Russian Yandex reaches settlement in search engine dispute

AYandex dds statement, details, background

MOSCOW, January 19 (Reuters)Russian tech giant Yandex YNDX.O said on Wednesday it had reached a settlement agreement in a competition law dispute over its search engine results with Russia’s Federal Antimonopoly Service (FAS) and a consortium of IT companies.

FAS told Yandex last February that it had created uneven market conditions for general online search services, which it preferentially promotes its own products, and asked it to stop. Yandex then said it was ready to defend its position.

Nasdaq-listed Yandex said the settlement confirms it has met all requirements of the disclaimer, closed the case without any fines, and set out some additional obligations for Yandex to compete, including sharing information with the FAS.

Additionally, Yandex said it would establish a joint program to help Russian tech companies promote their products and services, donating 1.5 billion rubles ($19.6 million) to the Russian Fund for Technology Development. some information.

FAS said in a statement that the deal was approved by the Moscow Arbitration Court after all parties had signed.

About 20 Russian internet companies signed an open letter last year supporting FAS efforts. In it, they accused Yandex of abusing its dominant market position and urged it to establish a level playing field for fair competition in online searches.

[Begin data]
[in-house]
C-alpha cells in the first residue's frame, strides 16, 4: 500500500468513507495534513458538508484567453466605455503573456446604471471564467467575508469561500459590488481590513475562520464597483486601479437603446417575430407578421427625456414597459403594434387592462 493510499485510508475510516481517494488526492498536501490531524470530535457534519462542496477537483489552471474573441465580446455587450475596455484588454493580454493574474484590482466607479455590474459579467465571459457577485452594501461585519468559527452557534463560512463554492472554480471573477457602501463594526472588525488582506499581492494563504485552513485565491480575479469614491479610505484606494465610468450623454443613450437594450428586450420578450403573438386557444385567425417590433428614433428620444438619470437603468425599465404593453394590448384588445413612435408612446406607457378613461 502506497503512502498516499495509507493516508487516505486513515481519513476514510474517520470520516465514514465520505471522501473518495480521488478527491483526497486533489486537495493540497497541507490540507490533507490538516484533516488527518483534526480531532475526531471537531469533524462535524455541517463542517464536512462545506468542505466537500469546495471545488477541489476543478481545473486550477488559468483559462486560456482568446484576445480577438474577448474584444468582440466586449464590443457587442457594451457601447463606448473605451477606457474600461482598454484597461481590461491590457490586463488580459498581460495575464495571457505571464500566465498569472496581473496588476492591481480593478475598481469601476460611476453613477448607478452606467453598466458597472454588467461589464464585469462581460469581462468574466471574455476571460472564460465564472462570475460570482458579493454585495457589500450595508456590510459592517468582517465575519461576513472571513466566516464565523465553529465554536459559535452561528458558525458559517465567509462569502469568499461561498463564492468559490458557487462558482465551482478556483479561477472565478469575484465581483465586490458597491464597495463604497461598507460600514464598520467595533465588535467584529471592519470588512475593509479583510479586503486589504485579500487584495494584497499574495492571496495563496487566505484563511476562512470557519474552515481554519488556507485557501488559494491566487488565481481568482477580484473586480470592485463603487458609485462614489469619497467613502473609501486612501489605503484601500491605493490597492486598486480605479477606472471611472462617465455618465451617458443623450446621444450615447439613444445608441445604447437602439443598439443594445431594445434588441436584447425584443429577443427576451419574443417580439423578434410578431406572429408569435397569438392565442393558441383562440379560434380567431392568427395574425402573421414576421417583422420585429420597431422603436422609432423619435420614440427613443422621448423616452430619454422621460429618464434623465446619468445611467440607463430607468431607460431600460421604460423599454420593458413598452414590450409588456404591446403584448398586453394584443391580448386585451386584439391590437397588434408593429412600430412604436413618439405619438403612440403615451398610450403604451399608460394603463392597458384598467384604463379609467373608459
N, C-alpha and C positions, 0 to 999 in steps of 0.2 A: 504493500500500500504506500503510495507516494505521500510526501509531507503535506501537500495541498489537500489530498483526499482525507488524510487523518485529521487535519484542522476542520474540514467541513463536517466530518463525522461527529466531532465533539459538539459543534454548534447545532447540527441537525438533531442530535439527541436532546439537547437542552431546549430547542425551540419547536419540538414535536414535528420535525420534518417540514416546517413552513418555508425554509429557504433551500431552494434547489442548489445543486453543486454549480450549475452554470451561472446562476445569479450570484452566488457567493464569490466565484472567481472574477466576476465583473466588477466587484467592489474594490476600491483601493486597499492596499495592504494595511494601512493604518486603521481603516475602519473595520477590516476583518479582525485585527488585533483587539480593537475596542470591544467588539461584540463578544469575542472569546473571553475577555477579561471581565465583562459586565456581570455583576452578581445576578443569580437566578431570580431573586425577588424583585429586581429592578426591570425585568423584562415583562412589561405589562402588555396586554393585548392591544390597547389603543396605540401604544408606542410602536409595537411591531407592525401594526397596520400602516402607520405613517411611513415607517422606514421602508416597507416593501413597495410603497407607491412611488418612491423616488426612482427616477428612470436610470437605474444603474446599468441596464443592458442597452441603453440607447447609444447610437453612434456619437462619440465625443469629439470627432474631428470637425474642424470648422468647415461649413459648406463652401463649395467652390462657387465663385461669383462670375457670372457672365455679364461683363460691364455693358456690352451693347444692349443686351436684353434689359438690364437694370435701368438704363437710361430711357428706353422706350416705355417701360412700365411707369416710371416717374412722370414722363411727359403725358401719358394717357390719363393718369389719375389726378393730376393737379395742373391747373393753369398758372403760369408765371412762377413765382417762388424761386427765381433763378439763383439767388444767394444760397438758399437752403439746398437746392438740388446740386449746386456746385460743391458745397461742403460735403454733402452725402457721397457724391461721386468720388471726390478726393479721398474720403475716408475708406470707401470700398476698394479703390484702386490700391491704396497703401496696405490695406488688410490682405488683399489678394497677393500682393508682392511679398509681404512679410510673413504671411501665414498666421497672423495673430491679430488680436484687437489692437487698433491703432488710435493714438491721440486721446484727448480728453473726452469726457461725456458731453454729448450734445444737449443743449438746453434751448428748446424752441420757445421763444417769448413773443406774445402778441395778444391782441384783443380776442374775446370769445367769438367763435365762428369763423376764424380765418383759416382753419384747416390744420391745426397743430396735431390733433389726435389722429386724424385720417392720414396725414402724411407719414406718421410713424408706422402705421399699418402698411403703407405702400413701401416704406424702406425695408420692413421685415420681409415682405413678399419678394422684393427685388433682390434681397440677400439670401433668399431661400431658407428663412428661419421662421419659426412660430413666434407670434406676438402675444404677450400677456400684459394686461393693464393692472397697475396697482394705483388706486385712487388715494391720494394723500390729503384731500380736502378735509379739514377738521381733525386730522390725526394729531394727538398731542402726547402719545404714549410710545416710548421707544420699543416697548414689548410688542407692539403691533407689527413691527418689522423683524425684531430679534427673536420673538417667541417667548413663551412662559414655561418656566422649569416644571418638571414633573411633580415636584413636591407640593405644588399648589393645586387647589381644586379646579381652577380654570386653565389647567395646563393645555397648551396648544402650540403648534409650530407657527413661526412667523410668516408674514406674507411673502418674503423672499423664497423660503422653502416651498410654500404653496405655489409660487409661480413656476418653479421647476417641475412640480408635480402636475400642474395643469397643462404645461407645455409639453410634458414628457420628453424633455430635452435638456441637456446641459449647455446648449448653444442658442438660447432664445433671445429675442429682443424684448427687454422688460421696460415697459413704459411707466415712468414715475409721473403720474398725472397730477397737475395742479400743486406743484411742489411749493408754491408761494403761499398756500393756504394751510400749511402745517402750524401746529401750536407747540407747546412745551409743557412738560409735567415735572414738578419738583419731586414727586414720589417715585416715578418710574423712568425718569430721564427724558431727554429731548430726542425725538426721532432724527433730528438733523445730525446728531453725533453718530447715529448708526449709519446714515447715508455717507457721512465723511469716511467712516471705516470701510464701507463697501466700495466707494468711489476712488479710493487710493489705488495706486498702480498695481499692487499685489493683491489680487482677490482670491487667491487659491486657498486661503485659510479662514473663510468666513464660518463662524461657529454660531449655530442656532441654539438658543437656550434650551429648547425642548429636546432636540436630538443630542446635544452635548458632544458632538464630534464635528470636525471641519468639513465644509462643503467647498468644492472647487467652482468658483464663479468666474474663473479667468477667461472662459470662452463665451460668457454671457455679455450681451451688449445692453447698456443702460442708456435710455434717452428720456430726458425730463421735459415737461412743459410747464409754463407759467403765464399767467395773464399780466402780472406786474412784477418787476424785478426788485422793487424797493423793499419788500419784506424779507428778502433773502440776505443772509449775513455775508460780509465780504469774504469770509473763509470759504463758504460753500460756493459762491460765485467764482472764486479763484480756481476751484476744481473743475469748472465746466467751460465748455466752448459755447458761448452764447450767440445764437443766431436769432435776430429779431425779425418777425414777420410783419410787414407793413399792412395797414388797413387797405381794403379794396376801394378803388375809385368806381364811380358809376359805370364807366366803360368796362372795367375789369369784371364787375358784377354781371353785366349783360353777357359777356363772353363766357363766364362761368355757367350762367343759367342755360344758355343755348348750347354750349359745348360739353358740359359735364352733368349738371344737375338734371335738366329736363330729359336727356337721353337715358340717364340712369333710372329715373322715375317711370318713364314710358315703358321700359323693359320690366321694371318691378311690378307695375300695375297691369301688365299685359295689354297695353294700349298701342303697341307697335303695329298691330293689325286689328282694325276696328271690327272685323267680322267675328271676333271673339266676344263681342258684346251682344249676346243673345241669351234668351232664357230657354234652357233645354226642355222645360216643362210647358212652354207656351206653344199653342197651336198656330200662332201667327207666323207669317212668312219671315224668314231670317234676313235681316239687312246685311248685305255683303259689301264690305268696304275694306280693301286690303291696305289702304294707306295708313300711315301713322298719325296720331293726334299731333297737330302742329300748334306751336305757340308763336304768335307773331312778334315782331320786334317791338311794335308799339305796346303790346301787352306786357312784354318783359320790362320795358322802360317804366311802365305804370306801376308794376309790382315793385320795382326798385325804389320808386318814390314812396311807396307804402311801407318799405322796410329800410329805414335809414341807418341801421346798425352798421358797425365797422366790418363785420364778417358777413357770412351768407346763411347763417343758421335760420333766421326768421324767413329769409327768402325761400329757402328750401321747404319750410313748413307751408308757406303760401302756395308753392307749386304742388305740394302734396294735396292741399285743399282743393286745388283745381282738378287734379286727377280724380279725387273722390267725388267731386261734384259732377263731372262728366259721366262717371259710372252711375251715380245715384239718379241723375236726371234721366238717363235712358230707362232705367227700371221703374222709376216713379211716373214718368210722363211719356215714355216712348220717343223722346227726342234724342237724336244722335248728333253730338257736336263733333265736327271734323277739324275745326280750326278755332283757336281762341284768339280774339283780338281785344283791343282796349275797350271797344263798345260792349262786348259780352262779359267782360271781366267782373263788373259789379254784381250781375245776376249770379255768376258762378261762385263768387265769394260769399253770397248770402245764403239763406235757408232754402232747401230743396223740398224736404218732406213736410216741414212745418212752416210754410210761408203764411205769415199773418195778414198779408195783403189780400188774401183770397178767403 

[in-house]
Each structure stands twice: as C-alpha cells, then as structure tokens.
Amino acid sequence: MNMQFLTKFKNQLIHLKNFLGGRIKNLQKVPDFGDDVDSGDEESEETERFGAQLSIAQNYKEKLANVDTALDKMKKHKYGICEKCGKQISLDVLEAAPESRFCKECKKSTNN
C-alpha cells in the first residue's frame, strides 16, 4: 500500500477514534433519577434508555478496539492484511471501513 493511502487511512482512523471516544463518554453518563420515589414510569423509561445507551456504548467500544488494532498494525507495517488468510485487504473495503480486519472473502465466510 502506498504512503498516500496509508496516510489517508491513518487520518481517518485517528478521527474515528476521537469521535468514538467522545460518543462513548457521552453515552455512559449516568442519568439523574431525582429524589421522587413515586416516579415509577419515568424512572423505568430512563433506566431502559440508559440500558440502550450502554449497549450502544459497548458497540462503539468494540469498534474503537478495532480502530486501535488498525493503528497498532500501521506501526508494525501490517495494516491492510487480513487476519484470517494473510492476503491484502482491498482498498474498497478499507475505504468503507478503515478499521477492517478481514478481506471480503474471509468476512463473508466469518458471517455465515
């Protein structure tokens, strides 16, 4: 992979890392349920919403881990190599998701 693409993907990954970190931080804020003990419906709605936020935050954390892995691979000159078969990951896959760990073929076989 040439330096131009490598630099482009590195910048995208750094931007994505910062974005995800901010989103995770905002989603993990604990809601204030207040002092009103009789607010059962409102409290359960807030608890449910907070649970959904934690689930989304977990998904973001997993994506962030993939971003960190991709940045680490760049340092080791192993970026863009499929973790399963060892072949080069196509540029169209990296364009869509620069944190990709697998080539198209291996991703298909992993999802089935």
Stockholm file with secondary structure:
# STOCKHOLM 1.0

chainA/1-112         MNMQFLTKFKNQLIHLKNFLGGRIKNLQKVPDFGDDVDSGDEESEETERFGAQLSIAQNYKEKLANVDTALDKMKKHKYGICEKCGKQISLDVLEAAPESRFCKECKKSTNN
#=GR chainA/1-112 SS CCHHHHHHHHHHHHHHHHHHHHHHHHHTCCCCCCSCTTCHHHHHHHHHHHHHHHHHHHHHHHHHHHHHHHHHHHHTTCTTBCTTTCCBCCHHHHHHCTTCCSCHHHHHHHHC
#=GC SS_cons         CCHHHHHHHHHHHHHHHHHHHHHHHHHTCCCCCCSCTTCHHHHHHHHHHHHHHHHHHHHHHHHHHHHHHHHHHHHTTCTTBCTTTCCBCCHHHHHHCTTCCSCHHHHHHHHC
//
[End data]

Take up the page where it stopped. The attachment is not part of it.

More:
The FAS later filed an antitrust action against Yandex, saying it would investigate possible anti-competitive practices and assess their consequences.

The dispute centered on the enriched search, which gives users more detailed results on searches for things like events and recipes.

Yandex said it uses the global practice of rich search results to improve user experience, and more than 30,000 companies use its rich search technology for free.

($1 = 76.3908 rubles)

(Reporting by Alexander Marrow; additional reporting by Marina Bobrova, Gabrielle Tétrault-Farber and Gleb Stolyarov; Editing by Kirsten Donovan and Emelia Sithole-Matarise)

((Gabrielle.Tetrault-Farber@thomsonreuters.com;))

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